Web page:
Affirmative action: Race can’t be considered in college admission, Supreme Court rules

Jun 29, 2023, 3:48 PM

Affirmative action...

Activists demonstrate as the Supreme Court hears oral arguments on a pair of cases that could decide the future of affirmative action in college admissions, in Washington, Oct. 31, 2022. (AP Photo/J. Scott Applewhite, File)

(AP Photo/J. Scott Applewhite, File)

The Supreme Court on Thursday struck down affirmative action in college admissions, declaring race cannot be a factor in admitting students. The ruling forces institutions of higher education to look for new ways to achieve diverse student bodies.

The court’s conservative majority effectively overturned cases reaching back 45 years in invalidating admissions plans at Harvard and the University of North Carolina.

Reaction from Washington state political and thought leaders came quickly.

“These Republican-appointed judges have again shown their disdain for well-established principles of American law,” Democratic Gov. Jay Inslee said. “They’ve demonstrated they are blind to the fact that our long history of racism contributes to the opportunity barriers ethnic minorities still face today.”

Many legal scholars celebrated this ruling as a landmark decision that will define Justice John Roberts’ tenure as chief justice. But others criticized the decision, noting it overturns precedent that they say benefited Black and Latino students in higher education.

“Today’s decision from the Supreme Court removes a critical tool in ensuring equity in college admissions,” Sen. Patty Murray (D-Wash.) said. “It doesn’t do anyone any good to pretend that race-based discrimination never existed in America or that serious inequities don’t still remain today.”

Jason Rantz, of The Jason Rantz Show on KTTH, said the ruling “should be celebrated by every American who rightly condemns racism.”

“Affirmative action policies pick and choose which people to help or hurt on the sole basis of race,” he explained. “We used to call this view racist until the radical left became obsessed with identity and started to forward a false (but lucrative) claim that every institution is steeped in white supremacy culture.”

Gee Scott, or The Gee & Ursula Show on KIRO, had a different view.

“I’m going to flat out, come out and say it: There’s only one ethnicity in this country that has been enslaved on this land, only one,” Gee said.

“And as black folks, we could talk about the income inequality, we can talk about the real estate, we can talk about every other angle of systemic issues, where there have been laws, to specifically oppress one group of people, and has been continued.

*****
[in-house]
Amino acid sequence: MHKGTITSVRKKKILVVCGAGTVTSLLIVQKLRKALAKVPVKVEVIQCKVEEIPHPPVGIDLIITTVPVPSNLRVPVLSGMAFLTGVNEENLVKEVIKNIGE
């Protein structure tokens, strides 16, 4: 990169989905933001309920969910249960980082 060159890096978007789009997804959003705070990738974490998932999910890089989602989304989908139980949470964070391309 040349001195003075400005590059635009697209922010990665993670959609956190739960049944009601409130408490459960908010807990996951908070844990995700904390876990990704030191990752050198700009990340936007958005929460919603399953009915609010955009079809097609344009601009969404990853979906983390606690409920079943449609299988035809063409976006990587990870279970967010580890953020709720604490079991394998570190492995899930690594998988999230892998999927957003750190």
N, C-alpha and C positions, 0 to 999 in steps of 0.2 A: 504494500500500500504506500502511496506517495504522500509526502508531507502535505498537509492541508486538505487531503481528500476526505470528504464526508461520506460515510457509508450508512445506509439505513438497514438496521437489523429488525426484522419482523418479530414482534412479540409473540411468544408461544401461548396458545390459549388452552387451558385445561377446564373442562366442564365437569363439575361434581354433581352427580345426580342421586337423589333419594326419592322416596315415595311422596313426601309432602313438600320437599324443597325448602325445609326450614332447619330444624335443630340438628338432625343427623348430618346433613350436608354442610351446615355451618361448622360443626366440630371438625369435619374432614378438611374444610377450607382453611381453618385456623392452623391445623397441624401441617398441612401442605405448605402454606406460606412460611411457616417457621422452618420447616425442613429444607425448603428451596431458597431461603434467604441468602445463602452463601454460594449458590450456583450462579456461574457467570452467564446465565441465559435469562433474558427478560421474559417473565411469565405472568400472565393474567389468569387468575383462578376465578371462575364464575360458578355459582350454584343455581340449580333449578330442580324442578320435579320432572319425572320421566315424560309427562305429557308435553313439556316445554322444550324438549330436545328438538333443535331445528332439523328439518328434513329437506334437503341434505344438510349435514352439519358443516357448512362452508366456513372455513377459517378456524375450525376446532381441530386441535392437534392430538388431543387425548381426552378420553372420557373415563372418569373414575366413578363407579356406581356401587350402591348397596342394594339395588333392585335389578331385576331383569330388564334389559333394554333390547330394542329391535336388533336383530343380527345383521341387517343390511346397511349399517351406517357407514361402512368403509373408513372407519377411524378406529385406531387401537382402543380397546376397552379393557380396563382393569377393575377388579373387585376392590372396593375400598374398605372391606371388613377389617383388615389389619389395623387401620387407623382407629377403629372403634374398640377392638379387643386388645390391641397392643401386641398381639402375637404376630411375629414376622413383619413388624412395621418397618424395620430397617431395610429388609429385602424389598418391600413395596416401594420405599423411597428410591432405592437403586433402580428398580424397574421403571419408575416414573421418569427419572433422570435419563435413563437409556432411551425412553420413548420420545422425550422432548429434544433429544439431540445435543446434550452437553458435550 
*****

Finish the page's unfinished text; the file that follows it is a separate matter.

“And so every single time there feels to be an opportunity to come up or to gain ground. There’s always something in the way in our history that still stood there and said, ‘Nope, not now.'”

Justice Ketanji Brown Jackson — the court’s first Black female justice — called the decision “truly a tragedy for us all.”

Jackson, who sat out the Harvard case because she had been a member of an advisory governing board, wrote in her dissenting opinion, “With let-them-eat-cake obliviousness, today, the majority pulls the ripcord and announces ‘colorblindness for all’ by legal fiat. But deeming race irrelevant in law does not make it so in life.”

More from Jason Rantz on the ruling

Rantz, however, rejects the notion that everyone who shares the same skin color should be presumed to be a victim of oppression.

“Like most Americans, I believe that black people and Asians are as qualified as Hispanics and white and Native Americans,” Rantz said. “That we’re all due basic fairness, opportunity, and an assumption that we’re not less than because of some characteristic beyond our control; that not every black or white American is either a victim of invisible racist systems or a beneficiary of equally invisible white privilege.”

Colleges & universities react: There are ways around the affirmative action ruling

Chief Justice John Roberts wrote in his opinion that for too long universities “concluded, wrongly, that the touchstone of an individual’s identity is not challenges bested, skills built, or lessons learned but the color of their skin. Our constitutional history does not tolerate that choice.”

“A black Supreme Court justice helped make this decision and it should be celebrated, yet his accomplishments are diminished by folks who resent black success because it gets in the way of a cottage industry of partisans who benefit from smearing our country as racist,” Rantz said.

Justice Clarence Thomas, the nation’s second Black justice who had long called for an end to affirmative action, wrote separately that the decision “sees the universities’ admissions policies for what they are: rudderless, race-based preferences designed to ensure a particular racial mix in their entering classes.”

“We’re told Thomas is an exception, yet we have scores of black Americans who are successful CEOs, lawyers, business owners, and artists. We had a twice-elected black president, a sitting black vice president, and a black senator currently running to be president,” Rantz said. “Those sure are a lot of exceptions; one might think we’d celebrate these successes in a fair country, rather than pretend (it has not) been earned.”

Contributing: The Associated Press

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Affirmative action: Race can’t be considered in college admission, Supreme Court rules